On International Women’s Day

    • 09
      Mar

    On International Women’s Day

    Yesterday was International Women’s Day. Considering that my practice as a therapist has led to specialisation in gambling and women  I found it a bit of a magical coincidence as well as entirely appropriate that this was the day my blog came to life!

    Yesterday morning I searched on line for the meaning of International Women’s Day, reading thousands of heartfelt, inspiring words in praise of those women who are forging ahead and living life as an adventure and thousands of words of hope and encouragement to those women for whom even to take the first step into truly living a life feels for whatever reason impossibly hard.

    In amongst all the wonderful stories and messages I heard the words of Michelle Bachelet, UN Women Executive Director, speaking on discrimination and violence against women and girls “Enough is enough “   for me those words resonated most strongly. Perhaps they resonated because of the nature of my work and perhaps too because of their simple and strong message. A few and simple words but if they were truly heard and acted on would have very many positive implications for what is a complex issue. Not only stopping violence against women, but also reducing the less obvious consequences of such abuse. In my experience a frequent and devastating consequence is that of addiction.

    If the words of Michelle Bachelet   had the power to call a halt to domestic violence I would see far less women for gambling addiction treatment. 84 % of women I have worked with in Women’s Group therapy for more than seven years have been the survivors of child abuse or domestic violence.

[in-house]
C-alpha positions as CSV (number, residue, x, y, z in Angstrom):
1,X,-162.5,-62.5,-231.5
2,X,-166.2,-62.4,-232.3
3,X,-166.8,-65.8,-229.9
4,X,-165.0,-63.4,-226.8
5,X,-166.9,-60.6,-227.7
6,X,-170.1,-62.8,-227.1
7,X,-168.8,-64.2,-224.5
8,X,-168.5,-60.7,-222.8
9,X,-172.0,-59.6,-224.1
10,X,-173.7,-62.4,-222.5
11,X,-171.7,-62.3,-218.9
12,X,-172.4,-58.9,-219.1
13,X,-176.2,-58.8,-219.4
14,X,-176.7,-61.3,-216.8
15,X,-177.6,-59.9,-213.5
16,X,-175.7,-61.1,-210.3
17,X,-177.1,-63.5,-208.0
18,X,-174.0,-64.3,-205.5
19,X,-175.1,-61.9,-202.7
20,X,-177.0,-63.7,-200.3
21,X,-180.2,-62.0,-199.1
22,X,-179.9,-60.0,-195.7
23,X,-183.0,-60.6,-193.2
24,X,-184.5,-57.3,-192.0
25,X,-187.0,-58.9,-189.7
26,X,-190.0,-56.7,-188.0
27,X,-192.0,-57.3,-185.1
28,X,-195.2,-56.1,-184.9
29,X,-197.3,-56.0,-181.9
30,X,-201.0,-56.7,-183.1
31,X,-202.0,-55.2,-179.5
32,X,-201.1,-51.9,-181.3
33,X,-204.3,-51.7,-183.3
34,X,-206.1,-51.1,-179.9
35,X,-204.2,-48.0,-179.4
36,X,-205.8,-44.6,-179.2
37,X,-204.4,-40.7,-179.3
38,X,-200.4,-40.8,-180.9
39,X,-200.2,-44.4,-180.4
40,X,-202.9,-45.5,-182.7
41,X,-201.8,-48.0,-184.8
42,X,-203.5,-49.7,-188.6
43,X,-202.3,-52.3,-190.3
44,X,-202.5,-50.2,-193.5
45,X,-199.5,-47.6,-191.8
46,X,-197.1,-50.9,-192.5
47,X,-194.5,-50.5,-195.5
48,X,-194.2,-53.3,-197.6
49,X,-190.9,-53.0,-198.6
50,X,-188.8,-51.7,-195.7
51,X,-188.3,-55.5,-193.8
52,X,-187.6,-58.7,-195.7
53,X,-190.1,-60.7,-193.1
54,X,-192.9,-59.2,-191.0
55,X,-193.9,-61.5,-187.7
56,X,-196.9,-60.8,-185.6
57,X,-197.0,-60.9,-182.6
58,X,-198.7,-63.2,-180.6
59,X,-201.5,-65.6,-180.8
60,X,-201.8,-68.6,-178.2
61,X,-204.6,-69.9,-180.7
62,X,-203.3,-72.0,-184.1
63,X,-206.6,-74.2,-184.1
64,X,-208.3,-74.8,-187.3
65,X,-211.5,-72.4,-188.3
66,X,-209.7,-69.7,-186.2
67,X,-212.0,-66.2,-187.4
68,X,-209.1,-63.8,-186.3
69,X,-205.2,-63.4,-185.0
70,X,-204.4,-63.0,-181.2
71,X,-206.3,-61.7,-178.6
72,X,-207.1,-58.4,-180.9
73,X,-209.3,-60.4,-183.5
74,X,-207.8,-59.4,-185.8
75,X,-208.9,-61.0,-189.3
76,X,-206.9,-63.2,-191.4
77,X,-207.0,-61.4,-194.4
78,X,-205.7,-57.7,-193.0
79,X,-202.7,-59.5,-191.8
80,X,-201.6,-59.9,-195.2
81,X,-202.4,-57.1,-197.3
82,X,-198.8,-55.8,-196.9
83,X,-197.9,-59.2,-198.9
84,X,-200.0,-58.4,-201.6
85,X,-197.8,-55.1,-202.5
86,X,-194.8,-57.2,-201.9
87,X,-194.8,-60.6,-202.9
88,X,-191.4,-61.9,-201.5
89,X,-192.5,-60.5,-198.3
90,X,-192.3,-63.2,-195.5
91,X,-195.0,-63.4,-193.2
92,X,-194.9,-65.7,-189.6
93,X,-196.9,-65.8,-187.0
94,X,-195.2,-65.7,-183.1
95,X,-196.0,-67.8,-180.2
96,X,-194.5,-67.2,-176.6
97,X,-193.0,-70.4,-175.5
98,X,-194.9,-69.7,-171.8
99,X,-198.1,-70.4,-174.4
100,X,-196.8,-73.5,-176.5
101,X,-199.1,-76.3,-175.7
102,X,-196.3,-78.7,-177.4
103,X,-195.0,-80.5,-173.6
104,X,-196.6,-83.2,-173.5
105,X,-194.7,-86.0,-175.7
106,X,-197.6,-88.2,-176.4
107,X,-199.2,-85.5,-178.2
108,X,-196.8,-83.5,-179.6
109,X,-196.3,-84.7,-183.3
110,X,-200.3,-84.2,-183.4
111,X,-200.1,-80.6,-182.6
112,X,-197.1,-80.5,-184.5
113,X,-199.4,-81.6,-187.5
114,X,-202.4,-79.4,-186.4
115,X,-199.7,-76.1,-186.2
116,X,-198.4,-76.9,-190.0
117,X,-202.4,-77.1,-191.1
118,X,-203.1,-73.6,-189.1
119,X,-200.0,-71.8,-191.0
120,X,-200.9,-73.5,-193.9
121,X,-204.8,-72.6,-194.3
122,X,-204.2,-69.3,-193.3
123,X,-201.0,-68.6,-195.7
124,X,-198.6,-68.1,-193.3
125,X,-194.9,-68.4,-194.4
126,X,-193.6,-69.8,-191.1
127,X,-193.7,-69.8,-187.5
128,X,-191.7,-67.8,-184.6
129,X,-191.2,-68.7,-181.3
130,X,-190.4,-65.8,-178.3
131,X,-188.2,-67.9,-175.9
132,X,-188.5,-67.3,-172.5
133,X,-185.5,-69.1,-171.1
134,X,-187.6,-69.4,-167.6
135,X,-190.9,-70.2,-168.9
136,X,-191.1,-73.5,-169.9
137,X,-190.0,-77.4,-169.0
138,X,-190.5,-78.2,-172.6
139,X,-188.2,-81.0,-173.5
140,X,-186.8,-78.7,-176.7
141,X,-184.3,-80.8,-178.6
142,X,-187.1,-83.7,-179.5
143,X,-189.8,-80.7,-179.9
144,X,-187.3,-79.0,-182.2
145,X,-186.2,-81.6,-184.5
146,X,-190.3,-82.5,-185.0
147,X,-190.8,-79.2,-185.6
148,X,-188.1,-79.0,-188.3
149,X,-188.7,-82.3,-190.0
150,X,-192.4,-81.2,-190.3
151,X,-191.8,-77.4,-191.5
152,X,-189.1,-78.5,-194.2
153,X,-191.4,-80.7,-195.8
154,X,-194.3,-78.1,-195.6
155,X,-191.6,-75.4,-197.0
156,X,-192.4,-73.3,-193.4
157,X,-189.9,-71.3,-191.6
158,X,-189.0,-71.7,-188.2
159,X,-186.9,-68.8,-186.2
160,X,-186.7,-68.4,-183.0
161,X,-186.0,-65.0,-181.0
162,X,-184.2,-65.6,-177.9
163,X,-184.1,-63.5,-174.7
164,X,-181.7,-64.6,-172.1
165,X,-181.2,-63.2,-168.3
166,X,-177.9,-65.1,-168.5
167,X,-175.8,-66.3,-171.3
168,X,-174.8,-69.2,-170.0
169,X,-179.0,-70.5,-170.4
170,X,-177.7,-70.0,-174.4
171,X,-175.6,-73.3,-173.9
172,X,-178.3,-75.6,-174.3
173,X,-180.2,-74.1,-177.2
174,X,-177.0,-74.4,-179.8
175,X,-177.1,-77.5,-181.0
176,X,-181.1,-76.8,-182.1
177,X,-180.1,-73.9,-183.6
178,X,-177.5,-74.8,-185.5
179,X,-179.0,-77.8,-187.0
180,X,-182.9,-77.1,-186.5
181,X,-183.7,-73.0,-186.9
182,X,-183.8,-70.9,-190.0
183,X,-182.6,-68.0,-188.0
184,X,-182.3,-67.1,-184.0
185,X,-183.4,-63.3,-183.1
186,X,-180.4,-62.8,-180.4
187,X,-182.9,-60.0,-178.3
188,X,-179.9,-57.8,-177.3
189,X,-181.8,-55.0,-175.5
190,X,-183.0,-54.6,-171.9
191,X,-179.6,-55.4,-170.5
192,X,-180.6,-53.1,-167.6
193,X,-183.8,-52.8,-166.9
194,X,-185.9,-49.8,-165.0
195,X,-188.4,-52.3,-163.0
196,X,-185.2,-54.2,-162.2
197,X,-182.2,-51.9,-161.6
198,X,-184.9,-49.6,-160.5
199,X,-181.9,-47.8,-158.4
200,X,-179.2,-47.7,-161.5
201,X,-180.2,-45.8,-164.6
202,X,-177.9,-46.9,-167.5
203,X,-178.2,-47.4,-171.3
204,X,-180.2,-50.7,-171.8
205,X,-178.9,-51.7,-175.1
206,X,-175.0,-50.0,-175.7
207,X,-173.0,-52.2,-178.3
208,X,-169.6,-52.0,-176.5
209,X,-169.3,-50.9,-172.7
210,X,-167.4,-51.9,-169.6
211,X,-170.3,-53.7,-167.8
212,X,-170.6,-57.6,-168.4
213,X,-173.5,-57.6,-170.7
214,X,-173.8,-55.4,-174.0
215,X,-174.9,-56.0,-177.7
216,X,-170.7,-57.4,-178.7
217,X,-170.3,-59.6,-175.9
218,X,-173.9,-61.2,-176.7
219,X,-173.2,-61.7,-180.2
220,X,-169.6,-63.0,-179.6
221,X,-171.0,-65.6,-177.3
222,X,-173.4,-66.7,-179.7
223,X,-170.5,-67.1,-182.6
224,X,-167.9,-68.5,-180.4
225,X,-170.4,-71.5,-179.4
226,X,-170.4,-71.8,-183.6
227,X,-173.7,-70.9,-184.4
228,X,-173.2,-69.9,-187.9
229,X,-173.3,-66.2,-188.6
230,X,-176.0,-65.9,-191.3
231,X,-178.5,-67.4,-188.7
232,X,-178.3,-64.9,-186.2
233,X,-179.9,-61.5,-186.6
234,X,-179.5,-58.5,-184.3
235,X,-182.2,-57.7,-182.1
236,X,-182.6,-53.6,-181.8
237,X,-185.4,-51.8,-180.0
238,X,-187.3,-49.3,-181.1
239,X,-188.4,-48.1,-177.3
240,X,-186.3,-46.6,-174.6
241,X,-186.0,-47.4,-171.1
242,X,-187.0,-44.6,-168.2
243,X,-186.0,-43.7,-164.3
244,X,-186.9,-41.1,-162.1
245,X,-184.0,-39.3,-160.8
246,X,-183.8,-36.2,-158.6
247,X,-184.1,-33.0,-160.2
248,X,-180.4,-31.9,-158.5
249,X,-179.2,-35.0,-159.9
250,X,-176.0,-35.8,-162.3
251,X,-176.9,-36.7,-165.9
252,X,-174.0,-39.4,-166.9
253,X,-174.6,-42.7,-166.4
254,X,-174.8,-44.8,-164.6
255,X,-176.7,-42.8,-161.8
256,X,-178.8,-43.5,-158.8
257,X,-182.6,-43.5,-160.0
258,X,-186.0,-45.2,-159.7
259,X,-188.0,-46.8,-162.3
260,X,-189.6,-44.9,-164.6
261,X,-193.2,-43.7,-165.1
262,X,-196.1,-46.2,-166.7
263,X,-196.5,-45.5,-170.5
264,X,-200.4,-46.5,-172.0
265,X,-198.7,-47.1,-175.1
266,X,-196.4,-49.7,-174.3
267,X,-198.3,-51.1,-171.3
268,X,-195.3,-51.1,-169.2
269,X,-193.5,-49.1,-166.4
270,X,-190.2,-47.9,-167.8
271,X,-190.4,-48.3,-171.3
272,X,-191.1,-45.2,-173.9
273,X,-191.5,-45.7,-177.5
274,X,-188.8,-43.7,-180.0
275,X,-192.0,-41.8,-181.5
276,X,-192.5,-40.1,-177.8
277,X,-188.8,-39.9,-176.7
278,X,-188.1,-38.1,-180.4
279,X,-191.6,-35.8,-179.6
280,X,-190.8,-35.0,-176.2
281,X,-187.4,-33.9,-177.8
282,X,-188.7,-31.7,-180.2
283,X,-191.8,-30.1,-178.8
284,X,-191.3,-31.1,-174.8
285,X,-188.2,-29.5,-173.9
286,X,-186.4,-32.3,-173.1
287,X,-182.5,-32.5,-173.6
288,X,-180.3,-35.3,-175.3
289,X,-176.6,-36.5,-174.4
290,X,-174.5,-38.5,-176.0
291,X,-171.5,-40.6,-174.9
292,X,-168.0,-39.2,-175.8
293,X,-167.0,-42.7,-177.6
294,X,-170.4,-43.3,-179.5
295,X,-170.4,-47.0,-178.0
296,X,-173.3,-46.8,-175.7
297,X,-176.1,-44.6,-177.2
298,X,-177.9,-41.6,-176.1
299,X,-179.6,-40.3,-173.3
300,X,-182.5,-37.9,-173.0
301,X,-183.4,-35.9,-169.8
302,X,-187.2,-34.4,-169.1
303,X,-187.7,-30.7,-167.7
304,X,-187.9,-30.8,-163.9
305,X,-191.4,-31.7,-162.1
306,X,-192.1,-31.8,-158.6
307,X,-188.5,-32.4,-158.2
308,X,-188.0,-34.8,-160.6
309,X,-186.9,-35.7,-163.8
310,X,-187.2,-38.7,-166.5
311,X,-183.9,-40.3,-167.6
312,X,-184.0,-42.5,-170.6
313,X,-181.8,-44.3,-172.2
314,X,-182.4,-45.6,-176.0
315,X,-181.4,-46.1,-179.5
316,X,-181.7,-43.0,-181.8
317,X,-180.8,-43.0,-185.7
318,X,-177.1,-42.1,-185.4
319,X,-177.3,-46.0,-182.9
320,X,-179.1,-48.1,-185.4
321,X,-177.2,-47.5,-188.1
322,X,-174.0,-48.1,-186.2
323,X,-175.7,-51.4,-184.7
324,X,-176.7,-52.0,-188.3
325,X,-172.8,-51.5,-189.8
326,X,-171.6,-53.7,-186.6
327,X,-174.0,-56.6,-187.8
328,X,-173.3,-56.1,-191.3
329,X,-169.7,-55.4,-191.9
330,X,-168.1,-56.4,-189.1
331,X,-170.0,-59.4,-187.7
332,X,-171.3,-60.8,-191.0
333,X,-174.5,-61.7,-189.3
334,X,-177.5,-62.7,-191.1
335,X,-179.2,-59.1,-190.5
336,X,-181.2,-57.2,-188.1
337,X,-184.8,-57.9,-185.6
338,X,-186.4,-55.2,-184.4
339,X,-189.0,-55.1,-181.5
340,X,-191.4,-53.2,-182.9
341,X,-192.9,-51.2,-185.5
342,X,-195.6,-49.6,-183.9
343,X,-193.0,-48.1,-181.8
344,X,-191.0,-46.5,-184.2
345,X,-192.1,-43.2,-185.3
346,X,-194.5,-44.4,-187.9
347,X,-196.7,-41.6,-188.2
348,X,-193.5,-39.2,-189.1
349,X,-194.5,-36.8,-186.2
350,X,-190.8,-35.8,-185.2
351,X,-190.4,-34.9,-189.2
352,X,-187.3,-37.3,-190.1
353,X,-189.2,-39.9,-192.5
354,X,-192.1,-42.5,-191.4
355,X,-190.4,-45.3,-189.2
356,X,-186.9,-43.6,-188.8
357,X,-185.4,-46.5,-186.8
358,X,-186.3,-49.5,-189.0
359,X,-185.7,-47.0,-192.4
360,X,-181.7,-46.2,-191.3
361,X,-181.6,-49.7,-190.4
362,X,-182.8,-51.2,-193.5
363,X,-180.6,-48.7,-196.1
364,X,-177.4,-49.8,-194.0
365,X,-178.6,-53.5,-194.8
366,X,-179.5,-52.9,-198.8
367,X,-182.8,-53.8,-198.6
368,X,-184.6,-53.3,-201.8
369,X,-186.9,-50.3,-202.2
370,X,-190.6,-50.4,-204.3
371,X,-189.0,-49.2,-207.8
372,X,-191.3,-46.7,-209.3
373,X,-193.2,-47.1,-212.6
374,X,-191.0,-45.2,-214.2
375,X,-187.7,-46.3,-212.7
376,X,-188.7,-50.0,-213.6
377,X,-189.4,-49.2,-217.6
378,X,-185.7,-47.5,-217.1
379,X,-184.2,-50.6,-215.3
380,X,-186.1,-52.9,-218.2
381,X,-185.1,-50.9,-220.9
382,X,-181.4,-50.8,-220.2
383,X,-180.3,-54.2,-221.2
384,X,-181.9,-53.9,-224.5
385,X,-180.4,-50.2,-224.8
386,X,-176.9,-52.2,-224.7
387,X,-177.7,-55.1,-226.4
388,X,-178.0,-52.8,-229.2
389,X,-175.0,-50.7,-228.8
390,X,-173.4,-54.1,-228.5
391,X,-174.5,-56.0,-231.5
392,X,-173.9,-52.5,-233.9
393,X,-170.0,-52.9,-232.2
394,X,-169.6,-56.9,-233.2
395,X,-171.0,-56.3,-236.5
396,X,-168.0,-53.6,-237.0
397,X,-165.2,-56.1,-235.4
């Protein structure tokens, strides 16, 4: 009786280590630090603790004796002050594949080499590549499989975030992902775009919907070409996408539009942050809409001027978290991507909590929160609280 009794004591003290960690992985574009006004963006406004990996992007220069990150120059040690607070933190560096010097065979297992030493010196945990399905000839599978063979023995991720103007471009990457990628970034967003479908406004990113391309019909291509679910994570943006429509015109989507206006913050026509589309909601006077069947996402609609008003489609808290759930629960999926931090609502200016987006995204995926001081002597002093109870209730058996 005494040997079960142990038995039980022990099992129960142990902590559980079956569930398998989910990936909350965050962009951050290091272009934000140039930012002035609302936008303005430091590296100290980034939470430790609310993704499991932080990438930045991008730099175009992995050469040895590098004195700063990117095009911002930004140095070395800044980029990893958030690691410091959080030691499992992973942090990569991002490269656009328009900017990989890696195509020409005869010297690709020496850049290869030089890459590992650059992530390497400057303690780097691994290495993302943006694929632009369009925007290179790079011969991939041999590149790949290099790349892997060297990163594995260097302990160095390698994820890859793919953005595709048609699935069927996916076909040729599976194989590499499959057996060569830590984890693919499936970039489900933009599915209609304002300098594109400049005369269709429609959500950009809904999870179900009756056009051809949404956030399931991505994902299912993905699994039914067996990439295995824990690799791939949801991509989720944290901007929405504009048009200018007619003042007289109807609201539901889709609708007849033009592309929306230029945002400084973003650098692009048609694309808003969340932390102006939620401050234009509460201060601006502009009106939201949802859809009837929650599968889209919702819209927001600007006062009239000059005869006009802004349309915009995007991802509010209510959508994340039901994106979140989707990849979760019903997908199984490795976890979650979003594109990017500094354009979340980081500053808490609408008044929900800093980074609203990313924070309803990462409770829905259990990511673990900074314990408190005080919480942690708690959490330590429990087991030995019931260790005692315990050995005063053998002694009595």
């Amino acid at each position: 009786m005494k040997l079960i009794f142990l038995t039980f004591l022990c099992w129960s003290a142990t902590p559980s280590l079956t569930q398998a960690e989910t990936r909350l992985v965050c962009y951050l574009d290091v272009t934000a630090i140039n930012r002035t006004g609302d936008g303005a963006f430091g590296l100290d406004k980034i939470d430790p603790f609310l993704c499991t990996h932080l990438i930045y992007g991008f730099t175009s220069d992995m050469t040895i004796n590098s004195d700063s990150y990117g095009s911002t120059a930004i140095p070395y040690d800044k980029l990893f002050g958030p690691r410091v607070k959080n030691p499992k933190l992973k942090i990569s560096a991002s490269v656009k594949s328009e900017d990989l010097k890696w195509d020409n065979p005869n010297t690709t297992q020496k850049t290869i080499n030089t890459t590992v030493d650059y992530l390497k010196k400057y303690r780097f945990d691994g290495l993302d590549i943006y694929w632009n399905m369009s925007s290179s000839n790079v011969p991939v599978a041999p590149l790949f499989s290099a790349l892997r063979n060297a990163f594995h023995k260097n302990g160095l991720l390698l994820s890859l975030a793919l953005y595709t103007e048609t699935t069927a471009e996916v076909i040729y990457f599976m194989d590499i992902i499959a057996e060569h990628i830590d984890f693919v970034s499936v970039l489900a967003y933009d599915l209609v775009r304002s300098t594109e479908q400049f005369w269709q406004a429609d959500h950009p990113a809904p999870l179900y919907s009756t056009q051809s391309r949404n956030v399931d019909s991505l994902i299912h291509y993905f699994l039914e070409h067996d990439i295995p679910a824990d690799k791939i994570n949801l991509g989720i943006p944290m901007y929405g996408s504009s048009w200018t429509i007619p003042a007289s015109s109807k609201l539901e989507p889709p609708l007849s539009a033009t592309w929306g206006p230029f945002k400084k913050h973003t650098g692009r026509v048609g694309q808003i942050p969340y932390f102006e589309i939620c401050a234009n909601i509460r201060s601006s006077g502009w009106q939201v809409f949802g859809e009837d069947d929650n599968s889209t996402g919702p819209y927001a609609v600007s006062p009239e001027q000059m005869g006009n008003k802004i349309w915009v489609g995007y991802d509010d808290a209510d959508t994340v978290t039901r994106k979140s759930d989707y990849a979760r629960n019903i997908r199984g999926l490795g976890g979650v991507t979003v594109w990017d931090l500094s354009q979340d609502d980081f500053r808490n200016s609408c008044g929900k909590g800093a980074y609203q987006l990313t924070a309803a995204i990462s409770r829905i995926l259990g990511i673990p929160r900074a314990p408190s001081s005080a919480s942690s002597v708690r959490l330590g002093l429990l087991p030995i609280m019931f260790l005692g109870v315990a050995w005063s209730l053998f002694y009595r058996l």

Whether the attack on the woman has been physical, sexual or psychological, the real and lasting damage has been to her emotional and psychological world. Her broken bones may heal, but she feels that her trust in close relationship has been shattered beyond any hope of repair. Not trusting enough to risk being close to another she withdraws from close relationships and so has no emotional support for her problems. She learns to cope with life’s difficulties and uncomfortable feelings by suppressing rather than expressing them. Suppressing them maybe with at first just a little more money and time than usual spent focussing on playing the slot machine, or gambling online rather than focussing on her problems…

    Yesterday evening at dinner with some friends from my clinic and knowing I had an early start this morning I resisted the temptation of a second glass of rather delicious white wine. Someone asked me in a jovial way why was I not drinking to excess or gambling at a time when surely I must be feeling more than a little stressed, have a million and one deadlines to meet? I responded “I think because I’m fortunate enough to have family and friends for support.”

    It may sound simple but when the pressures of life feel too much what makes the difference in whether we turn to something to suppress our feelings or to somebody to express our feelings lies in whether or not we feel we have somebody we can trust in to be there and to listen when for whatever reason we feel “enough is enough.”

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